THIS STORY HAS BEEN FORMATTED FOR EASY PRINTING

Family, friends launch petition drive to save job of NASA chief

CASE STATED Lobbying on behalf of NASA Administrator Michael Griffin has been unusually bold, even for ego-heavy Washington. CASE STATED Lobbying on behalf of NASA Administrator Michael Griffin has been unusually bold, even for ego-heavy Washington.
By Seth Borenstein
Associated Press / January 1, 2009
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WASHINGTON - Late on Christmas Eve, one last wish was sent, by e-mail: Please let NASA Administrator Michael Griffin keep his job. The e-mail was from his wife.

Rebecca Griffin, who works in marketing, sent her message with the subject line "Campaign for Mike" to friends and family. It asked them to sign an online petition to President-elect Barack Obama "to consider keeping Mike Griffin on as NASA Administrator."

She wrote, "Yes, once again I am embarrassing my husband by reaching out to our friends and 'imposing' on them. . . . And if this is inappropriate, I'm sorry."

The petition drive, which said the President Bush appointee "has brought a sense of order and purpose to the US space agency," was organized by Scott "Doc" Horowitz of Park City, Utah, an ex-astronaut and former NASA associate administrator.

A cash-strapped NASA last week also sent - by priority mail costing $6.75 a package - copies of a new NASA book called "Leadership in Space: Selected Speeches of NASA Administrator Michael Griffin, May 2005-October 2008." And just before the presidential election, Griffin sent a letter to Obama saying, "I am deeply grateful to you, personally, for your leadership" on the vote to allow NASA to use Russian spaceships.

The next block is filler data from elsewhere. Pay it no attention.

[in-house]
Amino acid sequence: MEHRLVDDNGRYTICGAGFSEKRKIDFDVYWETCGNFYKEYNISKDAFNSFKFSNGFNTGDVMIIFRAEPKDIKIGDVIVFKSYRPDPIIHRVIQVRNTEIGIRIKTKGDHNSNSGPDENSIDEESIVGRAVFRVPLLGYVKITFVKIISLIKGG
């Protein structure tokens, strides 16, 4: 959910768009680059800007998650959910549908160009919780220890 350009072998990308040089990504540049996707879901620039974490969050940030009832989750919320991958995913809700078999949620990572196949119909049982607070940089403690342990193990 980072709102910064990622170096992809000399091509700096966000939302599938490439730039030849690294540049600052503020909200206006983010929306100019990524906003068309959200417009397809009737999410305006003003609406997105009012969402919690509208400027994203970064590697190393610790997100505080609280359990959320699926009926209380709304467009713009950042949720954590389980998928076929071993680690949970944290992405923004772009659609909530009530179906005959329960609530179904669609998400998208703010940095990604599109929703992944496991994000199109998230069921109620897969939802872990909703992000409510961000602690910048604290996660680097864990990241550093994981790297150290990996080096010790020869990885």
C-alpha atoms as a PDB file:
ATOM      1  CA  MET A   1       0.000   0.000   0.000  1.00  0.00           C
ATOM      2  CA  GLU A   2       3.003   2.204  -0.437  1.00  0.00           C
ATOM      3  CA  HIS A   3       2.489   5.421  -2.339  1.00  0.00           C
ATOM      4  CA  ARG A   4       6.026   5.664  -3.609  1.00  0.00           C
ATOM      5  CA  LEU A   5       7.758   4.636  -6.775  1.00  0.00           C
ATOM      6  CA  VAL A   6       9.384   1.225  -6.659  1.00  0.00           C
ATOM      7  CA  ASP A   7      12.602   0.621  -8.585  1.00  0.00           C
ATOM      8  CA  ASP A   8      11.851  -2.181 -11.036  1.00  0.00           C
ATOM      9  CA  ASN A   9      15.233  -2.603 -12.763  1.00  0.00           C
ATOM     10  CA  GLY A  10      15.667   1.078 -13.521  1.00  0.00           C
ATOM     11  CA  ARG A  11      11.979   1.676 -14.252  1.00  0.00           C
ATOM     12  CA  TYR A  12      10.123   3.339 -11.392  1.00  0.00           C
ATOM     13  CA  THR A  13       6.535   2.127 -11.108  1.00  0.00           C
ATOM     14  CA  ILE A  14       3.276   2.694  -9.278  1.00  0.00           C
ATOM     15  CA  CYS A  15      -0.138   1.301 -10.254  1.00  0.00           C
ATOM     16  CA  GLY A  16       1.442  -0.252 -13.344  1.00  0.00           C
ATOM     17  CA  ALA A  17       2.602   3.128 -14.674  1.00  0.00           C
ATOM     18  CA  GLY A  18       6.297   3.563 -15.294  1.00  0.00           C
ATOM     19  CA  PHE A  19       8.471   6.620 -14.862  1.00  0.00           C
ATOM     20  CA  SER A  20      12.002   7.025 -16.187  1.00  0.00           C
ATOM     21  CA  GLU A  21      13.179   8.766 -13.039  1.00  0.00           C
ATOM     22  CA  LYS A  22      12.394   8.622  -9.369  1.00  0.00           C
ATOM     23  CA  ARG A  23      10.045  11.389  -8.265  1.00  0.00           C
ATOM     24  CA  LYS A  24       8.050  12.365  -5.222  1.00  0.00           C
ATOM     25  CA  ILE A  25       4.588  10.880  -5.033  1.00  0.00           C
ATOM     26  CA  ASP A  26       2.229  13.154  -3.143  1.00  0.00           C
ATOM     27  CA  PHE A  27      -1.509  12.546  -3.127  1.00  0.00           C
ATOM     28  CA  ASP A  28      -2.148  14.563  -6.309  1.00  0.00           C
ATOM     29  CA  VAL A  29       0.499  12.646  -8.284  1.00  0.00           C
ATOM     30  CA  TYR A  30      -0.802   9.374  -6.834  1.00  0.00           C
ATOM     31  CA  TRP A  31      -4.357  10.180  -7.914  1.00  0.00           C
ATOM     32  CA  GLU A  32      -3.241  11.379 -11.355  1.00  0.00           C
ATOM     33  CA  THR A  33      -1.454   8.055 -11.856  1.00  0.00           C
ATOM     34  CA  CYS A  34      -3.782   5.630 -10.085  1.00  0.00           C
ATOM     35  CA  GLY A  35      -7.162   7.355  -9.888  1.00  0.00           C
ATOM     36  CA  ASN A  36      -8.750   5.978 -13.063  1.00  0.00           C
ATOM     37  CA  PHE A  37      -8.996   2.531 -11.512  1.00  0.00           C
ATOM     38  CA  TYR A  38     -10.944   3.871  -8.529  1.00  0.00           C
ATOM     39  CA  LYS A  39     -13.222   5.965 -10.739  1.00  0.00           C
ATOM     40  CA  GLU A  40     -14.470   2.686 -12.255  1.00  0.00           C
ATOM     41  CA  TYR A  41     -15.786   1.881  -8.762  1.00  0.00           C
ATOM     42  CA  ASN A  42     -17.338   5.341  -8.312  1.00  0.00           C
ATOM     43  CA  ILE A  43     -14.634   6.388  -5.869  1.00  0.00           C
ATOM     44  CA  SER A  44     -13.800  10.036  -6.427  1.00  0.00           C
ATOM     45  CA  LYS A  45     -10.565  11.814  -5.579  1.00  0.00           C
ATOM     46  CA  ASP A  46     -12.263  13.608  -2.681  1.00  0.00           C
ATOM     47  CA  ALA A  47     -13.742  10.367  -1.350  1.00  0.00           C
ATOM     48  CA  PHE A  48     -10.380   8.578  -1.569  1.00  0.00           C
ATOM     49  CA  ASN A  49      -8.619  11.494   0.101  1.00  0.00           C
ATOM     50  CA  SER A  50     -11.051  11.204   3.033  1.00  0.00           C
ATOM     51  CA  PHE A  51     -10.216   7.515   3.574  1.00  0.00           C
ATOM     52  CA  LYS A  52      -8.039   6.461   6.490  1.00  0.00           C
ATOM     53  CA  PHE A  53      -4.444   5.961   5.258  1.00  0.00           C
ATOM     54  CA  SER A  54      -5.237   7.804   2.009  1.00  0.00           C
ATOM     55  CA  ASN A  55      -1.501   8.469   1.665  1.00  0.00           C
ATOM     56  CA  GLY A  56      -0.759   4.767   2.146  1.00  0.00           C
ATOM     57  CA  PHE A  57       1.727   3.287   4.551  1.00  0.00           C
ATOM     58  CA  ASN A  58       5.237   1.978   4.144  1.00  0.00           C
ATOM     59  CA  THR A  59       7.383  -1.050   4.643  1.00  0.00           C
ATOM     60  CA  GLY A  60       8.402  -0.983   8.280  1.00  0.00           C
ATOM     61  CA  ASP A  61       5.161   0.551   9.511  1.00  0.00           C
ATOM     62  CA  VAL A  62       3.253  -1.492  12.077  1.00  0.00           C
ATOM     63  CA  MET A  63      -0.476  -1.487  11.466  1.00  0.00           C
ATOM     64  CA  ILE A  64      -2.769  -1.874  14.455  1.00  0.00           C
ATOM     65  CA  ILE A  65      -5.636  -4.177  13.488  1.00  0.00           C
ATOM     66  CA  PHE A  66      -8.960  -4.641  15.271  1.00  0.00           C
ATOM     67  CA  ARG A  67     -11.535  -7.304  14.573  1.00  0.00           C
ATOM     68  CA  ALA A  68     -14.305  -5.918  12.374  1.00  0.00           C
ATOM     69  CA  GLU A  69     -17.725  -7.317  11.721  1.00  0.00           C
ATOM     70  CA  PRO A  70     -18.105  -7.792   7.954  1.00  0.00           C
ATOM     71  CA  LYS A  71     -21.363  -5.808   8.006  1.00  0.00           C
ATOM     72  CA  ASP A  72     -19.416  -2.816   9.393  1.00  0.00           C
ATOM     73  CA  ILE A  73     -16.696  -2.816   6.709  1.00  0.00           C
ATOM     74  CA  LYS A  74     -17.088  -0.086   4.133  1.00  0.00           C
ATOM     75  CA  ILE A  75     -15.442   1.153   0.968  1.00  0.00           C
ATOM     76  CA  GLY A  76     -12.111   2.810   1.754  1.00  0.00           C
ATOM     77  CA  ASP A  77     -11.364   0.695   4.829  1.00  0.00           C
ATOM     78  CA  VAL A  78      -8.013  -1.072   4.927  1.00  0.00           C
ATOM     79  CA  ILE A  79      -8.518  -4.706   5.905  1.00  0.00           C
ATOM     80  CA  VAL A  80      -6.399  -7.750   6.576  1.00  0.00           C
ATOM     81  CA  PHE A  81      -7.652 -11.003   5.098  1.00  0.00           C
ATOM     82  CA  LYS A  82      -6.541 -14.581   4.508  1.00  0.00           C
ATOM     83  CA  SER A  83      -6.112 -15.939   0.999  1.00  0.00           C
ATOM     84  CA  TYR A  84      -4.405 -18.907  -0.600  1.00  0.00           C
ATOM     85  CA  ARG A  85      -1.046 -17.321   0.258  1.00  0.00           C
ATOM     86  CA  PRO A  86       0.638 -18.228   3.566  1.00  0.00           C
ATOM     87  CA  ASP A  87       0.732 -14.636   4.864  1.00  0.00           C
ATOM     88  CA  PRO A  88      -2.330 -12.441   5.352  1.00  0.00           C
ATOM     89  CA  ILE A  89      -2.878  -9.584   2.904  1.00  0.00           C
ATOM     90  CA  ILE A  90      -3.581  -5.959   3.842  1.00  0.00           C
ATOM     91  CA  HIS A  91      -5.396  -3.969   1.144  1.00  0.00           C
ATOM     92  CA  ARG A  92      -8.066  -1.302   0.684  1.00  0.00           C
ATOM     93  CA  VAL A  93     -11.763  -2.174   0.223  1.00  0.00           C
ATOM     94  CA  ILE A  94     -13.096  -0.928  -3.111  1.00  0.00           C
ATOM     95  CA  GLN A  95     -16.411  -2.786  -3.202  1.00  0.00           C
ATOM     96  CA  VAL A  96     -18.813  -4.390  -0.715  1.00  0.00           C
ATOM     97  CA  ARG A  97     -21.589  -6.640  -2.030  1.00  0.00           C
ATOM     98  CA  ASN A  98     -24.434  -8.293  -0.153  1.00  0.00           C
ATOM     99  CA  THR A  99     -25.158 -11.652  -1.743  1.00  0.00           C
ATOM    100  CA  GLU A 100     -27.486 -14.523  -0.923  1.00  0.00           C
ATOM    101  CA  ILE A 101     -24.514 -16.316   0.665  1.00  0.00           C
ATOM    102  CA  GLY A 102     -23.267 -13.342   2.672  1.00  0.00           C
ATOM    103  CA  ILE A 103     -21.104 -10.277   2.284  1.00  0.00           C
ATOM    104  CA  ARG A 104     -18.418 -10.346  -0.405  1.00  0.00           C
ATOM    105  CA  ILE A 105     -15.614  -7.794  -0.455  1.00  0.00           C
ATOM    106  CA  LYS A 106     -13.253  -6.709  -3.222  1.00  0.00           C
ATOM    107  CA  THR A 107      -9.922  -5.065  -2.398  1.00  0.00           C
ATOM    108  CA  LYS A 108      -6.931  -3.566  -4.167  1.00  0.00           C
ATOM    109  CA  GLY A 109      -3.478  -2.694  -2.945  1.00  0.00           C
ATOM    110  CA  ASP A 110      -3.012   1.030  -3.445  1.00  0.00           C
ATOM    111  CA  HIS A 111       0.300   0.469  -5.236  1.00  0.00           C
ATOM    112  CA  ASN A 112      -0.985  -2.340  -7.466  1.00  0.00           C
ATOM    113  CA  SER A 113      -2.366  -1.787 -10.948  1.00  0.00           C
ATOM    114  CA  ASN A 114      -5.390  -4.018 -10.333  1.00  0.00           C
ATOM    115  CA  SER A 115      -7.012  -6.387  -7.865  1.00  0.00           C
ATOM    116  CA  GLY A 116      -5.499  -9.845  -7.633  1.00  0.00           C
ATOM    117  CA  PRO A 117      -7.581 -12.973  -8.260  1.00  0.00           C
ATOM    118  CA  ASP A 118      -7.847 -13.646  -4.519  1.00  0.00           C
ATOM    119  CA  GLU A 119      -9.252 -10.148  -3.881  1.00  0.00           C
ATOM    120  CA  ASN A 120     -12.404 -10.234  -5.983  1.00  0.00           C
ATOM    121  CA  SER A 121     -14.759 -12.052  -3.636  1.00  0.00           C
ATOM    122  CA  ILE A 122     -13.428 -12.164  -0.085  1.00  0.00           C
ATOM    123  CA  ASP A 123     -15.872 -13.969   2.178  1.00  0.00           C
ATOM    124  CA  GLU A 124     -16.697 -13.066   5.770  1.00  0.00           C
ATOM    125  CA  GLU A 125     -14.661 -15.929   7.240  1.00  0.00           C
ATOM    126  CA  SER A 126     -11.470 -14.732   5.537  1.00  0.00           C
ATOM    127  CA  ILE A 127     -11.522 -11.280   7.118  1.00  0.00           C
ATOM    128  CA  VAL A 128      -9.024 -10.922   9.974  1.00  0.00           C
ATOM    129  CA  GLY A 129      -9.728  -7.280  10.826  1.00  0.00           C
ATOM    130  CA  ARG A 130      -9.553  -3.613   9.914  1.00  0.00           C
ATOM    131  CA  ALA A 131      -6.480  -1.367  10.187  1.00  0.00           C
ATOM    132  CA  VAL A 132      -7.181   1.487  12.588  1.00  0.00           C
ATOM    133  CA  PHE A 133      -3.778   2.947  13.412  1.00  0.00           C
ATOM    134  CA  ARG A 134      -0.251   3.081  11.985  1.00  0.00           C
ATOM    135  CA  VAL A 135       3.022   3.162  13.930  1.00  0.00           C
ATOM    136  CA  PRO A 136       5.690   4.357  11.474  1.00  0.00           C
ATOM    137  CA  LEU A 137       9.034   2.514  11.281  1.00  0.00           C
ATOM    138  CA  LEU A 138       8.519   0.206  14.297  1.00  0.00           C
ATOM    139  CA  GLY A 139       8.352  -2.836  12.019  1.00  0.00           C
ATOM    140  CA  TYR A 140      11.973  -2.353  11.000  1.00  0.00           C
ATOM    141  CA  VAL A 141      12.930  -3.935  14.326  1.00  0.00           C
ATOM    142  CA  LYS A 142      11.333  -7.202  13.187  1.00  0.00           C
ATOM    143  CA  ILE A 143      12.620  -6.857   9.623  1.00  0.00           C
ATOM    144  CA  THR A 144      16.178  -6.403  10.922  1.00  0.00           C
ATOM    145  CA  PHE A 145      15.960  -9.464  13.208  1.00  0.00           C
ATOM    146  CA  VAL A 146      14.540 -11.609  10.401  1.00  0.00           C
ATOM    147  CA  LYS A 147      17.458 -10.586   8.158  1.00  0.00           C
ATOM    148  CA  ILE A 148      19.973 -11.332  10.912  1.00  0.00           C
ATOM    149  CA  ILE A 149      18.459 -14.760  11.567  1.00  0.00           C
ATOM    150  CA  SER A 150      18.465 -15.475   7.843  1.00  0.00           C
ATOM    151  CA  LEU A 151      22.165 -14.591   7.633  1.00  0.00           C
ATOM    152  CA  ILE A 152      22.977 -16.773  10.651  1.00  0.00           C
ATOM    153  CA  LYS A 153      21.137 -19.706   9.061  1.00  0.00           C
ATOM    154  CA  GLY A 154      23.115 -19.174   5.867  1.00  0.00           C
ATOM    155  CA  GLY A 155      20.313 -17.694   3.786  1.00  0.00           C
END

Efforts by those close to Griffin lobbying on his behalf are unusually bold, even for ego-heavy Washington.

Past efforts on behalf of job hopefuls have been more behind the scenes so deniability can be maintained.

"It sounds like the only thing left is to stencil Mike Griffin on the side of the shuttle," joked Paul Light, a professor of public policy and a presidential transition specialist at New York University. "I've never heard of a campaign to keep one's job that goes beyond the edge of private discussion.. . . Maybe he should be texting next."

David Goldston, a former chief of staff for the House Science Committee and a lecturer on science policy at Harvard University, said, "This kind of public campaigning to keep a job is unusual and usually tends to backfire in new administrations."

Griffin's press secretary, David Mould, said that Griffin is not campaigning to keep his job and figures that Obama will name a new NASA chief. However, he said, Griffin would be honored to be asked to stay on the job.

"A lot of people seem to like and support Mike and think he's doing a good job," Mould said. He said he couldn't speak for the administrator's wife and she did not answer an e-mail.

As for Griffin's book of speeches, it was a natural for the NASA history office and coincides with the end of the presidential term, Mould said.

Griffin, a rocket scientist who holds seven degrees, has been on the job since 2005. His background is strikingly different from his predecessor, Sean O'Keefe, a former budget office official. Griffin oversaw the successful return to space flight two years after the 2003 Columbia tragedy, in which seven astronauts were killed.

Lobbying on behalf of NASA Administrator Michael Griffin has been unusually bold, even for ego-heavy Washington.

CASE STATED

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